The tragedy and recent social unrest in Ferguson has, among other things, re-ignited a discussion about racial tensions in our society. Serious questions have been raised – rightly so – about racism in general, abuses of authority, exclusionary practices by local municipal governments, and minority participation in politics. While the situation itself is still developing and volatile, within a couple days of the initial rioting political pundits began analyzing the short and long-term political effects of the situation in Ferguson. And a lot of the analysis comes down to colors.
Colors are important in politics. Red typically denotes the Republicans and blue is used for Democrats. With mid-term elections this November and a major presidential election in two short years, there is good reason to think that Ferguson will have widespread political implications. Whether that benefits the Republicans or Democrats is yet to be seen.
One of the most tangible early effects would be seen in additional voting registrations in and around Ferguson. Many observers were anticipating a surge in voter registrations, especially from the black population in the county, and at first it appeared that was the case when it was reported that St. Louis County had thousands of new registrations. But then the St. Louis County Election Board acknowledged they had made an error in reporting the numbers. Pundits will tell you that black people vote Democrat and white people are split or slightly Republican. So at first glance, you might think the Democrats would benefit. But not so fast.
The more dramatic effect of Ferguson may be seen once the votes are tallied on November 4th. In looking back, it is interesting to note that less than a week before the shooting of Michael Brown, incumbent county executive Charlie Dooley – who is black – lost in the Democratic primary election to county Councilman Steve Stenger – who is white – setting up a battle between Stenger and Republican state representative Rick Stream. In recent weeks, it is becoming apparent that a shift may be taking place among the black population, which is a traditionally reliable Democraticvoting bloc. Just a few weeks ago, a coalition of black Democratic leaders lined up to endorse Streamfor the county executive position. The sentiment being expressed by many in the black community is not that they’re leaving the Democratic Party per se, but that they’re ready for change. In St. Louis County in 2014, the Republicans may be poised to benefit. Will that translate on a national level? Will blue become red, or red become blue? It’s hard to say.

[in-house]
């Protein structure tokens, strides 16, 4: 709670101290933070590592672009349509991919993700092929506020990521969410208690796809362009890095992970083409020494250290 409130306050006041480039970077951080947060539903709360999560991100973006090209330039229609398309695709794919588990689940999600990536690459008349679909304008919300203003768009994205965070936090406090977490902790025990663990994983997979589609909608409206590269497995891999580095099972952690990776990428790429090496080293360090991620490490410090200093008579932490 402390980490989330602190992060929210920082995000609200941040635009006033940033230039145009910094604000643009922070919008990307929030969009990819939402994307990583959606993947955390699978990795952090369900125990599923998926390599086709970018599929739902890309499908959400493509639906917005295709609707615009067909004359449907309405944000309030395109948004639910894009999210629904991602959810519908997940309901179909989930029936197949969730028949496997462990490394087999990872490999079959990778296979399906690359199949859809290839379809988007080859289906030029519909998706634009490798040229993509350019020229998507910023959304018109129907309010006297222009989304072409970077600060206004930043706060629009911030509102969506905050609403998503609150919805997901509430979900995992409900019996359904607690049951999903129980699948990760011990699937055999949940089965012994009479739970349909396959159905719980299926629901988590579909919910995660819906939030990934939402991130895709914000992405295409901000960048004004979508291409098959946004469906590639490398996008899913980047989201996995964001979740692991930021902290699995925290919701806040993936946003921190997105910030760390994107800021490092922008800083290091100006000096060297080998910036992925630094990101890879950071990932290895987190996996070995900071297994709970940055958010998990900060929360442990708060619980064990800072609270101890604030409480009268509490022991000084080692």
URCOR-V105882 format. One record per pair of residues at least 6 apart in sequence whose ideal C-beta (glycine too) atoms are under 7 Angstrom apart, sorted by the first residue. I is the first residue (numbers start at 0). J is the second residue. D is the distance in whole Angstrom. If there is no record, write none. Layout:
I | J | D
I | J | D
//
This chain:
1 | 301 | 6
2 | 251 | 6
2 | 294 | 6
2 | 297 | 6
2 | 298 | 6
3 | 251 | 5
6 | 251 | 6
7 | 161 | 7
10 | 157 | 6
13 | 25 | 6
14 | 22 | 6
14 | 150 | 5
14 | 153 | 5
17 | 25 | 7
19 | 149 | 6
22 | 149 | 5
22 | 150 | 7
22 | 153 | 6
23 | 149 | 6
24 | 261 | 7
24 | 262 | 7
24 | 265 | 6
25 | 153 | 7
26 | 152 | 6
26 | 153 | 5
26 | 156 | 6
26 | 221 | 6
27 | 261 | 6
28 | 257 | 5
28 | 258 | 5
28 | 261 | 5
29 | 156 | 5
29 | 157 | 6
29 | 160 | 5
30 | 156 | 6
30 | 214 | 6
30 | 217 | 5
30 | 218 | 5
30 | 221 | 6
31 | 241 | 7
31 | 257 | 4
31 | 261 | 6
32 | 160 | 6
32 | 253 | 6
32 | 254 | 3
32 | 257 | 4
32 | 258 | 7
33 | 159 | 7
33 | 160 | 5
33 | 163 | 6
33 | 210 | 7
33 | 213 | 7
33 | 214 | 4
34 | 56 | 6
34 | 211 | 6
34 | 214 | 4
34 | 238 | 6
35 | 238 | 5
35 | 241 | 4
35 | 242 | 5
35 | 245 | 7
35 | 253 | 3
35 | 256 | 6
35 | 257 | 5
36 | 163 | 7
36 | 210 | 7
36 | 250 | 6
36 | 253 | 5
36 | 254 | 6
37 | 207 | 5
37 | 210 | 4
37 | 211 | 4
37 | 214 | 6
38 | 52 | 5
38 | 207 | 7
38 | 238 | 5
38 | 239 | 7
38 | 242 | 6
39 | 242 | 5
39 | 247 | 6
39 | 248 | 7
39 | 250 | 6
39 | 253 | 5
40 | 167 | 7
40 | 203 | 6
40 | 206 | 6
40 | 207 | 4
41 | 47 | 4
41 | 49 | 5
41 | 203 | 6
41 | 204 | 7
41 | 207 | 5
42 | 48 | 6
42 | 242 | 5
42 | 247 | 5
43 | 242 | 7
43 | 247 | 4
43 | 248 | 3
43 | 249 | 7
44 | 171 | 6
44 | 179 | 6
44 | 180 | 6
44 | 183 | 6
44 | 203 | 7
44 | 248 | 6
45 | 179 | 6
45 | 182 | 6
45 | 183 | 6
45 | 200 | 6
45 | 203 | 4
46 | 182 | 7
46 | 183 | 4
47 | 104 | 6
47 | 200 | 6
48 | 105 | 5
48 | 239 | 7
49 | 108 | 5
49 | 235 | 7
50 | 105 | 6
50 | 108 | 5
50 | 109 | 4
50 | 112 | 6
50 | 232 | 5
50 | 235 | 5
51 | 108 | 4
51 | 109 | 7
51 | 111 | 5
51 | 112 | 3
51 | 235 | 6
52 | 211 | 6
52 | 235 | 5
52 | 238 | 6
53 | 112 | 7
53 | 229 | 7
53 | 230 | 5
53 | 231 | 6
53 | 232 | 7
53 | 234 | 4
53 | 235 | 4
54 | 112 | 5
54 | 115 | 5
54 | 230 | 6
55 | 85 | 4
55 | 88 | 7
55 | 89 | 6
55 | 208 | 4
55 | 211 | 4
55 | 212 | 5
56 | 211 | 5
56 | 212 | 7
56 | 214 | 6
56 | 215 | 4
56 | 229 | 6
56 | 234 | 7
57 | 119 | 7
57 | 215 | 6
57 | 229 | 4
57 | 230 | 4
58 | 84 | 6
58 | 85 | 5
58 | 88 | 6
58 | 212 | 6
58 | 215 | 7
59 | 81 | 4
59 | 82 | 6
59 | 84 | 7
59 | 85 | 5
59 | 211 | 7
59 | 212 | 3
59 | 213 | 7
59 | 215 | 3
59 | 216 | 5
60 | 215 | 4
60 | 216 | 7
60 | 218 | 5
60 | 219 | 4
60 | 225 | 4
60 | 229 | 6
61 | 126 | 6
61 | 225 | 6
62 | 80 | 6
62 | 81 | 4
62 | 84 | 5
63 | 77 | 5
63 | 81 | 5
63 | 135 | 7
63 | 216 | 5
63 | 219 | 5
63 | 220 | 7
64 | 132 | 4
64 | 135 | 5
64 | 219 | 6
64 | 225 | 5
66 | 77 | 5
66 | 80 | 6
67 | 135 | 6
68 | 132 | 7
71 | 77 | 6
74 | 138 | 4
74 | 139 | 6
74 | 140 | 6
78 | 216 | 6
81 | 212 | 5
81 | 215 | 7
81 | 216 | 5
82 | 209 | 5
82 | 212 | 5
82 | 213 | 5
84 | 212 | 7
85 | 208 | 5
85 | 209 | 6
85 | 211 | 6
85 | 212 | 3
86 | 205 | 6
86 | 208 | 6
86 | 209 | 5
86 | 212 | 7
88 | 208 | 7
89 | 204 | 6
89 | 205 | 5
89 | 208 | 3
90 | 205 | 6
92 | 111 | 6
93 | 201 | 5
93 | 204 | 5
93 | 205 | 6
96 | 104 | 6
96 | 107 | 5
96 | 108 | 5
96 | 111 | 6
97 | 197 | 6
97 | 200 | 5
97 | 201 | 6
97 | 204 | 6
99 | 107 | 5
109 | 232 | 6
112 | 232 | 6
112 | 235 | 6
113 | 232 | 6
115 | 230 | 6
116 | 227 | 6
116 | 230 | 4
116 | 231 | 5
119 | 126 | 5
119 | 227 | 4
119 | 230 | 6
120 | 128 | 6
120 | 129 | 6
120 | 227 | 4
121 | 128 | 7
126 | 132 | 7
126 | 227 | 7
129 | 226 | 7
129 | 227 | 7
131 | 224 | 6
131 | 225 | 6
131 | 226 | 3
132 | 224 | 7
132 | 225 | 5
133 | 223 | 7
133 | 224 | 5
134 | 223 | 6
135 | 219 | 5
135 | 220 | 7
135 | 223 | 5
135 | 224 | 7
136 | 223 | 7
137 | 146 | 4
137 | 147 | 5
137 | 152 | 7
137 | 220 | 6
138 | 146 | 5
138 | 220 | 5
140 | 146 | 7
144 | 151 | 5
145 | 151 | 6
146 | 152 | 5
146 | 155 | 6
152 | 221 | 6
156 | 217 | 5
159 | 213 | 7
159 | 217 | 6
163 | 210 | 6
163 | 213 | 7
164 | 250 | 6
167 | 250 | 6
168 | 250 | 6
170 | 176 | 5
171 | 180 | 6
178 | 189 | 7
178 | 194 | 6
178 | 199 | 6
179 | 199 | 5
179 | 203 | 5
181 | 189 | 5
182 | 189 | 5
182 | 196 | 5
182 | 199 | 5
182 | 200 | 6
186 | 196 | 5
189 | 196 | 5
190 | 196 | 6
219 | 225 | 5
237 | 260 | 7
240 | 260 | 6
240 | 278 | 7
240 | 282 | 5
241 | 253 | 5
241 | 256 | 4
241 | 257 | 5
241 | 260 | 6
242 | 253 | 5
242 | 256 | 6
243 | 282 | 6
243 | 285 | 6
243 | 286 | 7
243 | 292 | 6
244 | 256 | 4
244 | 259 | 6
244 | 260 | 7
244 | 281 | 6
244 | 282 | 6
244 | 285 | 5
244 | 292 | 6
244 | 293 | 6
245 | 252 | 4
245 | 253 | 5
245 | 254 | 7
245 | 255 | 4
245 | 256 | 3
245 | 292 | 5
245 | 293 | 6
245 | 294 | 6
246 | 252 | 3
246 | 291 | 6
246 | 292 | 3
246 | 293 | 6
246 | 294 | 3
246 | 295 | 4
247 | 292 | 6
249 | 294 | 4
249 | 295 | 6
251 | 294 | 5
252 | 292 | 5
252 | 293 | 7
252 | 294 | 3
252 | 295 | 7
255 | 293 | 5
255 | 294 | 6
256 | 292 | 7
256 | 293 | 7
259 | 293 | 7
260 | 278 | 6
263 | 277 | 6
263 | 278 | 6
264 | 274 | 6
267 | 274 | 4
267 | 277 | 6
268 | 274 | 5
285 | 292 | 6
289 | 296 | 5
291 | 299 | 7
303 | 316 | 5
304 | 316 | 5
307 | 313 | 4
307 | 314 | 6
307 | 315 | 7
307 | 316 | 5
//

Colors are important in politics. The question to ask is this: should those colors even matter? Should we define ourselves by the color of our skin or the color of a party? Yes, it will be interesting to see how this all plays out. The danger here is in politicizing race. White, black, brown, or polka dotted, it shouldn’t matter. No one should be automatically lumped into a group based on the color of their skin. Nor should we lose sight of the fact that a young man lost his life and, guilty or not, a police officer’s life will never be the same. Colors are important. Colors help us identify with each other. But colors can also divide us. They create artificial divides that are sometimes irreparable. Let’s work to build a world where colors are merely superficial.